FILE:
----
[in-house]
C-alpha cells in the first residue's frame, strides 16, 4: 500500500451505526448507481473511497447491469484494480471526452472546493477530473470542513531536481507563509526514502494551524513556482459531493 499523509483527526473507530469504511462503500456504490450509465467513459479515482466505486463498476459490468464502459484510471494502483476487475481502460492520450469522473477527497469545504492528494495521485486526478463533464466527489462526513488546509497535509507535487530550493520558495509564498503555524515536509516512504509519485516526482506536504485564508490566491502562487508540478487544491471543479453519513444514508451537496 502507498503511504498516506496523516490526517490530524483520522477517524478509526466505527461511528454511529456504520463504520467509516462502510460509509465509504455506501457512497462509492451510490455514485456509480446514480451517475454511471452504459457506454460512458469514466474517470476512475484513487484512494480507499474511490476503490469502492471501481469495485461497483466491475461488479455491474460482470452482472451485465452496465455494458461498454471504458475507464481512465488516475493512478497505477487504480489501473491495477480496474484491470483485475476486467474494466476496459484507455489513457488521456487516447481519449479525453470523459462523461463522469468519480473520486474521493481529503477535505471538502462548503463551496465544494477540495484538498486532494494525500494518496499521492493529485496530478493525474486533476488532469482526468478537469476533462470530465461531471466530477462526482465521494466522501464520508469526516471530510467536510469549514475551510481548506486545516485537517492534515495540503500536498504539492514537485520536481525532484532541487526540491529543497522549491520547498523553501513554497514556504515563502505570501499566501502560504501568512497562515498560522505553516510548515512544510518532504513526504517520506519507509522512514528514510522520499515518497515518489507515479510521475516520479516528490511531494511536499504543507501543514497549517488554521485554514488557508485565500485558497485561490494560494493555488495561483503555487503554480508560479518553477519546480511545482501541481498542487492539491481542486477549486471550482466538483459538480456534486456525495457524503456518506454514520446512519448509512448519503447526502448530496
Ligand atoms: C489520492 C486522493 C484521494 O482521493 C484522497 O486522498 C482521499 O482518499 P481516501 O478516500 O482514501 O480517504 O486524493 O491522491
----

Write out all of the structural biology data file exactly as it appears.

[in-house]
C-alpha cells in the first residue's frame, strides 16, 4: 500500500451505526448507481473511497447491469484494480471526452472546493477530473470542513531536481507563509526514502494551524513556482459531493 499523509483527526473507530469504511462503500456504490450509465467513459479515482466505486463498476459490468464502459484510471494502483476487475481502460492520450469522473477527497469545504492528494495521485486526478463533464466527489462526513488546509497535509507535487530550493520558495509564498503555524515536509516512504509519485516526482506536504485564508490566491502562487508540478487544491471543479453519513444514508451537496 502507498503511504498516506496523516490526517490530524483520522477517524478509526466505527461511528454511529456504520463504520467509516462502510460509509465509504455506501457512497462509492451510490455514485456509480446514480451517475454511471452504459457506454460512458469514466474517470476512475484513487484512494480507499474511490476503490469502492471501481469495485461497483466491475461488479455491474460482470452482472451485465452496465455494458461498454471504458475507464481512465488516475493512478497505477487504480489501473491495477480496474484491470483485475476486467474494466476496459484507455489513457488521456487516447481519449479525453470523459462523461463522469468519480473520486474521493481529503477535505471538502462548503463551496465544494477540495484538498486532494494525500494518496499521492493529485496530478493525474486533476488532469482526468478537469476533462470530465461531471466530477462526482465521494466522501464520508469526516471530510467536510469549514475551510481548506486545516485537517492534515495540503500536498504539492514537485520536481525532484532541487526540491529543497522549491520547498523553501513554497514556504515563502505570501499566501502560504501568512497562515498560522505553516510548515512544510518532504513526504517520506519507509522512514528514510522520499515518497515518489507515479510521475516520479516528490511531494511536499504543507501543514497549517488554521485554514488557508485565500485558497485561490494560494493555488495561483503555487503554480508560479518553477519546480511545482501541481498542487492539491481542486477549486471550482466538483459538480456534486456525495457524503456518506454514520446512519448509512448519503447526502448530496
Ligand atoms: C489520492 C486522493 C484521494 O482521493 C484522497 O486522498 C482521499 O482518499 P481516501 O478516500 O482514501 O480517504 O486524493 O491522491